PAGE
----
When it came her turn to speak, Webster said that in the past, the types of applicants who came before the panel were different than those coming before the commission in the future, giving as an example the Aldi grocery chain that recently announced plans to locate a regional distribution center in Royal Palm Beach.
With the village almost built out, she said the Planning & Zoning Commission’s role will focus not so much on getting home builders to conform to codes and ordinances, but rather on working with businesses to get them through the process.
“For the financial stability of our municipality, we are now basically wooing businesses in, and that’s a different process and it’s a different way that we interact with them,” Webster said. “It’s not the aggressive approach. It needs to be about building a relationship, and I don’t see that in the planning and zoning commission that we have had up to this date.”
Village Manager Ray Liggins said that village staff always strives for friendly, courteous service to development applicants. “I think that we do have a good reputation in this county for that,” he said. “We do listen to the applicants, and we do try to work with them in hearing what they want to do on their property and getting that consistent with our rules and regulations.”
Webster said she wanted to be on the right side of building the community for the future, explaining that she wanted the best qualified members possible, and that simply being an alternate waiting one’s turn to move up was not necessarily the best process.
She added that one of the comments at the previous meeting was that the commission relies heavily on institutional knowledge. “Institutional knowledge is only valid when the knowledge is progressive and positive,” she said. “Participants can become complacent, and they are no longer creative and stimulating.”
During the public comment period, several of the candidates seeking appointment to the zoning commission addressed the council.
Webster then made a motion to appoint Martinez and Perrin to permanent seats and Eric Gordon as an alternate, but it died for lack of a second.
Hmara drew from his military background to explain his understanding of the role of a liaison.
“A liaison officer is one who is charged with the primary responsibility of acting as a communications link between the supported organization and the supporting organization,” he said. “Generally speaking, liaison officers don’t really have a lot of authority. They have a lot of responsibility, and most of it is to communicate effectively between the two organizations… [When] I hear about liaison positions having substantial authority, it doesn’t fit with my experience.”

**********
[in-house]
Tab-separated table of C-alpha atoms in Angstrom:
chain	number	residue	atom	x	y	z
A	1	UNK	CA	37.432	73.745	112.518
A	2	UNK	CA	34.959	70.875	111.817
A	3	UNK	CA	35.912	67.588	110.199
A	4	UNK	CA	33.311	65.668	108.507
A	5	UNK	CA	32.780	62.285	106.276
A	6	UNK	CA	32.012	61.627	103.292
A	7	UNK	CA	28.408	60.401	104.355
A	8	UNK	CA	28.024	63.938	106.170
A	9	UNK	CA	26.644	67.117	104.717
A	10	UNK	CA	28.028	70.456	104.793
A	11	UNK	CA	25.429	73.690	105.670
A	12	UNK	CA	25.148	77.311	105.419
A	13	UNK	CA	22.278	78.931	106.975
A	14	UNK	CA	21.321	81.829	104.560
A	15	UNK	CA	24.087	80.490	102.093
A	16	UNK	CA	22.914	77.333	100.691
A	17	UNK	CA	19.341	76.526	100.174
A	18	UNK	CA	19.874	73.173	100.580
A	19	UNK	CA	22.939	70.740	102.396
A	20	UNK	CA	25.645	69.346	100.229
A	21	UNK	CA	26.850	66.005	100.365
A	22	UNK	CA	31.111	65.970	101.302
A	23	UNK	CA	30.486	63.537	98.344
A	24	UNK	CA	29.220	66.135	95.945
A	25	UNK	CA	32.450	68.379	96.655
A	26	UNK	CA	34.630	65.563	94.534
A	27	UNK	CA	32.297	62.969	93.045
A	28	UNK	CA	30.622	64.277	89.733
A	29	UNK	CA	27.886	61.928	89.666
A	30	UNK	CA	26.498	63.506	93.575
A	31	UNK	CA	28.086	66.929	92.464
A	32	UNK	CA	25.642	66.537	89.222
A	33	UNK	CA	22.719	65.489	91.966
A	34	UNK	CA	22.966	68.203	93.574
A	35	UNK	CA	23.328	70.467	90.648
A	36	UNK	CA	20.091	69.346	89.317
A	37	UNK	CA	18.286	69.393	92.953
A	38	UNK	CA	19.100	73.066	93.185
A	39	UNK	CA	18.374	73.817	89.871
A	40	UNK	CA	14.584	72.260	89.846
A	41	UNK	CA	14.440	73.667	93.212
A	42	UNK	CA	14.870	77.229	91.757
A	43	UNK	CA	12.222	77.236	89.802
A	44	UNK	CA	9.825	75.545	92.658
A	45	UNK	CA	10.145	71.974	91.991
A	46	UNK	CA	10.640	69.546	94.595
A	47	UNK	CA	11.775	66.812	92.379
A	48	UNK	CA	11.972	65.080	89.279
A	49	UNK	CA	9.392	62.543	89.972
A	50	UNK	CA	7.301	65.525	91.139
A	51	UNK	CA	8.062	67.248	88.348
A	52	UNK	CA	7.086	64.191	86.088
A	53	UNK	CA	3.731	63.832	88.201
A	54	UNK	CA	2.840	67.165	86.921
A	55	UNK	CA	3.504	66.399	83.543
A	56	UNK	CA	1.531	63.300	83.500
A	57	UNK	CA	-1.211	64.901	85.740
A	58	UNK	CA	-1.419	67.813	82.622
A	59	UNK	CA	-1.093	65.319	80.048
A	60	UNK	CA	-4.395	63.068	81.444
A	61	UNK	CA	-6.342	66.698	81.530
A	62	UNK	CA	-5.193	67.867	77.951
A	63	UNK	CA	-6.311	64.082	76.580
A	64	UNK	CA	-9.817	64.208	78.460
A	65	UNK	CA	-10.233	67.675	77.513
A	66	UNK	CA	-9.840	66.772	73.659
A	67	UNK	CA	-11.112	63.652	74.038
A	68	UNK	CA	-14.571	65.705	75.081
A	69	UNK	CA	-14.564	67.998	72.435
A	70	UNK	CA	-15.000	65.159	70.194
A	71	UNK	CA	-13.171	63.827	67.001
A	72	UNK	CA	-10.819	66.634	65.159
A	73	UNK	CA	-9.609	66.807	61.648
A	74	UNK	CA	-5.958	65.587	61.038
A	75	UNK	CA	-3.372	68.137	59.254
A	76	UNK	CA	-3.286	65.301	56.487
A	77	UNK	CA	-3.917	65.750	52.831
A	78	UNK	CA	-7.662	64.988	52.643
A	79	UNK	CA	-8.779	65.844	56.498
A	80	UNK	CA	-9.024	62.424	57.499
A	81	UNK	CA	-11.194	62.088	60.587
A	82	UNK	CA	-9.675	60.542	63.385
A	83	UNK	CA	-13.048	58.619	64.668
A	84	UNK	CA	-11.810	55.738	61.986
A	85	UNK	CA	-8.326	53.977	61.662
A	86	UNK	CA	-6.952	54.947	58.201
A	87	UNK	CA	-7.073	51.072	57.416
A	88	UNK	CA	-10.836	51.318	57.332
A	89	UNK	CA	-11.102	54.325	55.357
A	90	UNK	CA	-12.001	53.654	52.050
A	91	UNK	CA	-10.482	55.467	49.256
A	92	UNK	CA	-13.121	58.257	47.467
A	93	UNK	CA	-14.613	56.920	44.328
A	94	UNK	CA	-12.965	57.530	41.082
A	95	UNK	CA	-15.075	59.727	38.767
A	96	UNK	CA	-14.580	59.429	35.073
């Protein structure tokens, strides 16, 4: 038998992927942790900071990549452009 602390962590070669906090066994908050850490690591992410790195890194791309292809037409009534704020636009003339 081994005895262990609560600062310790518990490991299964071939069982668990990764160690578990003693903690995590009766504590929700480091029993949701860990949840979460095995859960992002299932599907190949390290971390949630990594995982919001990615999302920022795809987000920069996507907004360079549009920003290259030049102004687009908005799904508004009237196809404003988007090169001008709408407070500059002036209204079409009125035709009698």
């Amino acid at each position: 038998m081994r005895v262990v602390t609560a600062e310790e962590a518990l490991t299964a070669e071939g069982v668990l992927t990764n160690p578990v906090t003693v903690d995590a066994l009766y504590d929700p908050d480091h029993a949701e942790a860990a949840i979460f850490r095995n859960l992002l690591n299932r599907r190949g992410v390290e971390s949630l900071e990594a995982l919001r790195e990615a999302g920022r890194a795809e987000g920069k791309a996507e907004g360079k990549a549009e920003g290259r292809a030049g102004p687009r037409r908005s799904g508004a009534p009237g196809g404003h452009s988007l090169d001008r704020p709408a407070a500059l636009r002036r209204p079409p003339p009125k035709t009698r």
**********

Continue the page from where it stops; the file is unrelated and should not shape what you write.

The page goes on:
Hmara reiterated that he was concerned about not having a written protocol. “That seems to be somewhat of a problem here,” he said. “It might be good to take some time and actually document what the responsibility, the role, the authority of the liaison officer is, and what the procedure is for selecting new members as their terms expire… It has a very healthy influence on an organization, especially when they are struggling, and I would say right now we are struggling.”
Valuntas said although the liaison brings recommendations, every commission appointment on every board is a council decision. “What protocol is or isn’t, we’re not bound to that,” he said.
As a compromise, Valuntas offered a motion to appoint Larson back to her permanent seat, Martinez to the vacant permanent seat and to return Ellis to her alternate seat. That motion carried 4-1 with Webster opposed.
Hmara said he hoped the council’s discussion had not had a negative impact on village volunteers.
“It’s difficult, as we all know, to get people to volunteer, and to have them involved in something that is as difficult as this has been, I’m sorry that that happened,” he said. “I hope it won’t turn anybody off to volunteering.”